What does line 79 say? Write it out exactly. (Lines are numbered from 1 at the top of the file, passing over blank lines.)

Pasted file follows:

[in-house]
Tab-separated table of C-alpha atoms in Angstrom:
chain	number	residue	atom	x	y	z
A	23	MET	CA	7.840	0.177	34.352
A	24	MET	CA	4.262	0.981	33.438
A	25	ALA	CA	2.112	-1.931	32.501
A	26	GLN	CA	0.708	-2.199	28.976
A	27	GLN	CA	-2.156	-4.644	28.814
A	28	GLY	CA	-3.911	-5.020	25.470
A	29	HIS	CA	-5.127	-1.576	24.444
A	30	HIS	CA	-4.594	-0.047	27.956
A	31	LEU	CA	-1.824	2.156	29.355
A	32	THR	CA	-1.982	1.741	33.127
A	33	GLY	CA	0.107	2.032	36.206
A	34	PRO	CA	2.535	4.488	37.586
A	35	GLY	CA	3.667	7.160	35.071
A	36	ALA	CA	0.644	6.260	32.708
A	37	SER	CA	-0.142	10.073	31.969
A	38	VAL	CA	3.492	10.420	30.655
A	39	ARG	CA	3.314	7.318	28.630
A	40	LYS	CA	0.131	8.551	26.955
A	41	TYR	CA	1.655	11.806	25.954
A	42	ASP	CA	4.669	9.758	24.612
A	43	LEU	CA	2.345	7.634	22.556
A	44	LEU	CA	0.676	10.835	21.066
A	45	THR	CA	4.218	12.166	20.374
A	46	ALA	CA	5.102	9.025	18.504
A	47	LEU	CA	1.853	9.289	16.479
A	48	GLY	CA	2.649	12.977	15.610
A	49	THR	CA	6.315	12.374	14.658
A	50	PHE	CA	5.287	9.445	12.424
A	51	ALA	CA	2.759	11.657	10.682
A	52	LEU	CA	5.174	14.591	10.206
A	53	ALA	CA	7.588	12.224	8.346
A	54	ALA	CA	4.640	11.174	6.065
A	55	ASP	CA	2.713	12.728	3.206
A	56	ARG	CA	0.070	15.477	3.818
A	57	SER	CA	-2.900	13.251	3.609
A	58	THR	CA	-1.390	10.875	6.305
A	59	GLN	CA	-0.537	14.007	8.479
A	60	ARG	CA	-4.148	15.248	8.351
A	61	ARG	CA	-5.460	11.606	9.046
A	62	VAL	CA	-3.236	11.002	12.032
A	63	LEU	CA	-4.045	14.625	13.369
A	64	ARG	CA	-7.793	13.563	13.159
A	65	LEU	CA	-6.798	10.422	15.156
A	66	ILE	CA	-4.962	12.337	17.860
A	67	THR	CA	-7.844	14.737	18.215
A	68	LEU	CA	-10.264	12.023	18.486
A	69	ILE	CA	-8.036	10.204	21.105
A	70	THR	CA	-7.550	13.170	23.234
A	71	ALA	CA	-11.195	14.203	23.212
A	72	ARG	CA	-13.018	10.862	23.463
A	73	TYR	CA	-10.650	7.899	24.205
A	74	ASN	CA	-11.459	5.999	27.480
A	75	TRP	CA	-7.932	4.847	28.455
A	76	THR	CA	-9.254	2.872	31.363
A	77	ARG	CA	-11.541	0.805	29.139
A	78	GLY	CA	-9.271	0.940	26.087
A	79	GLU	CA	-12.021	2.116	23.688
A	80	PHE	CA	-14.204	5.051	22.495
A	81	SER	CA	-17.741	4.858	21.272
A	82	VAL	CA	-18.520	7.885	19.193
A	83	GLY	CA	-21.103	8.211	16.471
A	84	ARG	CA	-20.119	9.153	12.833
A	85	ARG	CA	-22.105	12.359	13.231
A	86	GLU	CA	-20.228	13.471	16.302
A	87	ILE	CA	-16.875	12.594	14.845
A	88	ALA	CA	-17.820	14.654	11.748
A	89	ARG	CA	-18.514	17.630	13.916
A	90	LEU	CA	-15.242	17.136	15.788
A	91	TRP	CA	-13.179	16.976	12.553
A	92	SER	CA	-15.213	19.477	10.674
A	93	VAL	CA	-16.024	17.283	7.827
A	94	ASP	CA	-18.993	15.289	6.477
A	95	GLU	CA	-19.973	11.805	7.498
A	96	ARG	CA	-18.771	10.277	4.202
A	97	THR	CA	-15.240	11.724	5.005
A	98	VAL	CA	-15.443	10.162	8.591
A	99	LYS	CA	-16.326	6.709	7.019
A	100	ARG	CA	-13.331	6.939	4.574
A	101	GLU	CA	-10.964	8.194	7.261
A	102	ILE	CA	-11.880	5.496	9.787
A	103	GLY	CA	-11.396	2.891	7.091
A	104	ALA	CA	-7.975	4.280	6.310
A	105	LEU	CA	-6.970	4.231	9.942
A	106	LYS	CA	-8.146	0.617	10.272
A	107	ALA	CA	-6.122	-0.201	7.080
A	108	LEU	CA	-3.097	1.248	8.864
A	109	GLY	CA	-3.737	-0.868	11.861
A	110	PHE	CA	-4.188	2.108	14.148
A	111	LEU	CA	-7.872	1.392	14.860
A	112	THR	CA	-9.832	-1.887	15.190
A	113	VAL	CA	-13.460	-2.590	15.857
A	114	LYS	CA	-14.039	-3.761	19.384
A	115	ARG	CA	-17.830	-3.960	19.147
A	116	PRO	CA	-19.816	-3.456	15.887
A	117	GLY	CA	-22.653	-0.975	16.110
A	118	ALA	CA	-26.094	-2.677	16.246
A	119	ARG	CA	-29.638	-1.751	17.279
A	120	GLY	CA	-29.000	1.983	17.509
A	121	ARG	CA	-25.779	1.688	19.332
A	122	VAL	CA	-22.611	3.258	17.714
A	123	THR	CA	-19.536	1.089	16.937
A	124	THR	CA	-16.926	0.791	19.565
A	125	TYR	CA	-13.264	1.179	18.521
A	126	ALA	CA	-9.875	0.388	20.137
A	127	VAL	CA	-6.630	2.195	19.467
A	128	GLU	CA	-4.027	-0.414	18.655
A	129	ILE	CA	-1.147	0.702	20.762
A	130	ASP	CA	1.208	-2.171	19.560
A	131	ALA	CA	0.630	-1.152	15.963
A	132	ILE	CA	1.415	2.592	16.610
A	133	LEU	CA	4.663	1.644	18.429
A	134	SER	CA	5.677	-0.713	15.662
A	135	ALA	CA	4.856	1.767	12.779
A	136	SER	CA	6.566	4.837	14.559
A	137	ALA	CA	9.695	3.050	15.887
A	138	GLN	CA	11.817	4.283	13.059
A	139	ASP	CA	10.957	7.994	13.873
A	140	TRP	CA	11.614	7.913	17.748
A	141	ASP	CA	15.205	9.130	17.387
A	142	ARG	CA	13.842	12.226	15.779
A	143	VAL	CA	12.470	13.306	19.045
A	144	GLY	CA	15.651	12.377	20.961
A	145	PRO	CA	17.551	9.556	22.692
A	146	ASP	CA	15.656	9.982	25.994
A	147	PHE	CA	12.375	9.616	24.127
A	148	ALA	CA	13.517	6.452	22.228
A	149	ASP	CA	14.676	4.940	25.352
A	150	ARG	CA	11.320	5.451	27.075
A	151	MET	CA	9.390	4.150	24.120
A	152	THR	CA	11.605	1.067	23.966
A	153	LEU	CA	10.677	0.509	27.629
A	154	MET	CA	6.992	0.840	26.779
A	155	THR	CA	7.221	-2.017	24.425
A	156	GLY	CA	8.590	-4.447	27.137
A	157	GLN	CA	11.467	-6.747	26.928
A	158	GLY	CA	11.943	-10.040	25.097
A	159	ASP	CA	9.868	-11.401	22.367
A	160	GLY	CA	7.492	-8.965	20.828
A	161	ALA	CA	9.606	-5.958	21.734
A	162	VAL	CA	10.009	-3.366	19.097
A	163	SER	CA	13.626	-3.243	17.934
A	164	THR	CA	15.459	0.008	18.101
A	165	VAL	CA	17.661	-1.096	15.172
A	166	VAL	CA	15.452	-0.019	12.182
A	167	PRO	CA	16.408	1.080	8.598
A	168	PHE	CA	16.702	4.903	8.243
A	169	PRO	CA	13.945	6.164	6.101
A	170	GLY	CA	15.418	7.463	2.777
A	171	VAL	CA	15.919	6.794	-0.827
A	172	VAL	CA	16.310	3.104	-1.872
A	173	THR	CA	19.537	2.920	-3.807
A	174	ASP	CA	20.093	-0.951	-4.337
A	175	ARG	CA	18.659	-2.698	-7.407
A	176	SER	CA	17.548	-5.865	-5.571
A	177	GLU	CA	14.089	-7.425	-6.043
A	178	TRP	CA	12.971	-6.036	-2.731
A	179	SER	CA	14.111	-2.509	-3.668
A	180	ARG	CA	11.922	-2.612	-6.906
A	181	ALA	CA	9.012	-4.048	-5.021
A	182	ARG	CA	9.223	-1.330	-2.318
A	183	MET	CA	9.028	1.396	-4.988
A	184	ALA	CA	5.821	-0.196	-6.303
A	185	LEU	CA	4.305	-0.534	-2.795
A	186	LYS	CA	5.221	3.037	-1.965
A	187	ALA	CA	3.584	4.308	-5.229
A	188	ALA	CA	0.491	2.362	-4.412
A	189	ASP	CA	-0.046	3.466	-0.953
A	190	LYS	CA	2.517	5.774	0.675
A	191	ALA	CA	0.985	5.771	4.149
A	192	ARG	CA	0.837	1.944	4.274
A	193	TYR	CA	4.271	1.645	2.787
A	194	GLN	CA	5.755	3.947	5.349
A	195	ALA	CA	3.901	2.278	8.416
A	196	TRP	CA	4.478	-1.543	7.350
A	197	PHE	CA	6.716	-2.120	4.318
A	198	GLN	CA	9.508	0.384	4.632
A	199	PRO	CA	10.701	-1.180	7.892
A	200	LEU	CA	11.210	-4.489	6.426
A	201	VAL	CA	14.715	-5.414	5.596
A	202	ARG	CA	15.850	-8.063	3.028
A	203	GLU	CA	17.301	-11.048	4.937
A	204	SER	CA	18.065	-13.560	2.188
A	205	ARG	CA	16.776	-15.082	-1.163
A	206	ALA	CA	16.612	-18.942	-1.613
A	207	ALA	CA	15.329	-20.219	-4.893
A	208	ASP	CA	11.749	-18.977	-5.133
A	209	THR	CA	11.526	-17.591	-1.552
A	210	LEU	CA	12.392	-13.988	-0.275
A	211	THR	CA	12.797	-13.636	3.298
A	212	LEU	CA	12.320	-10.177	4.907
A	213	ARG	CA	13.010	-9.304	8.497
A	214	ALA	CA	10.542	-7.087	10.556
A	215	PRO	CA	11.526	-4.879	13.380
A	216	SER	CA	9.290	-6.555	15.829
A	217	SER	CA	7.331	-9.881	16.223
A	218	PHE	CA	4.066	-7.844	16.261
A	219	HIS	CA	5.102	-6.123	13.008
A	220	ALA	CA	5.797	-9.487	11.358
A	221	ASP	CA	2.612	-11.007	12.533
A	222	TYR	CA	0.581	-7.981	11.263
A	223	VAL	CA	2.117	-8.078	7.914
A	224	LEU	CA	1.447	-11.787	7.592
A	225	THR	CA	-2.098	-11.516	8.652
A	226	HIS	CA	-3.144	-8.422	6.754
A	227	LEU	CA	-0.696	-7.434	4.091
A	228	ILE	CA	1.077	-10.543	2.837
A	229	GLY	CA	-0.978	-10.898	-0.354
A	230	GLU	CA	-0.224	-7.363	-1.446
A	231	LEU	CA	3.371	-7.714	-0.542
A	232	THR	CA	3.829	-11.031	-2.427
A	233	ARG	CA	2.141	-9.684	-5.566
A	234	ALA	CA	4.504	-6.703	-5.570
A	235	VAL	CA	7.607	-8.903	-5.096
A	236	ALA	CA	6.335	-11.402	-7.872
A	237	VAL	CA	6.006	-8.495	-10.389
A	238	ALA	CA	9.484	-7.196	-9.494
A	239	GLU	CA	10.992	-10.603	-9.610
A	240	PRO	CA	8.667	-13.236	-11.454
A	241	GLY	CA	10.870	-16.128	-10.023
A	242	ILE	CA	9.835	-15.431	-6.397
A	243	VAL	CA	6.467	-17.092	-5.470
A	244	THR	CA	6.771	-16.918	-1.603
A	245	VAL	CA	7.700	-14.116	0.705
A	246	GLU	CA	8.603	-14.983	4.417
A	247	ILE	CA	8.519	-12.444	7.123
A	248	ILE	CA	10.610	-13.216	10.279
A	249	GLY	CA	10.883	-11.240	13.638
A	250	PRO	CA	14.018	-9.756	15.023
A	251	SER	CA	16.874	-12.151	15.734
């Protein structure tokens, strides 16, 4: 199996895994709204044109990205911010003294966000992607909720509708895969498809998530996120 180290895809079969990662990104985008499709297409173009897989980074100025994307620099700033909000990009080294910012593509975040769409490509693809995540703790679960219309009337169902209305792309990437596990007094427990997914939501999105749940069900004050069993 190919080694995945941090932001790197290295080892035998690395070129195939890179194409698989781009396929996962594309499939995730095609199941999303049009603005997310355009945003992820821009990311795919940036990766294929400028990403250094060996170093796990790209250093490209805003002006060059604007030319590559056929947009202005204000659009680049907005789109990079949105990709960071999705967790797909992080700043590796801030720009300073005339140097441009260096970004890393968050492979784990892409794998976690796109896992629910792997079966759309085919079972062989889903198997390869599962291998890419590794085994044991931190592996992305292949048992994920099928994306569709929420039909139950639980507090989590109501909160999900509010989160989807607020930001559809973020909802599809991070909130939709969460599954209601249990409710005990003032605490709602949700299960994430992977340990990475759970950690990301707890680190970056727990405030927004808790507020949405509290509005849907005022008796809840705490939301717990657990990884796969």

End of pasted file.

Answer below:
A	98	VAL	CA	-15.443	10.162	8.591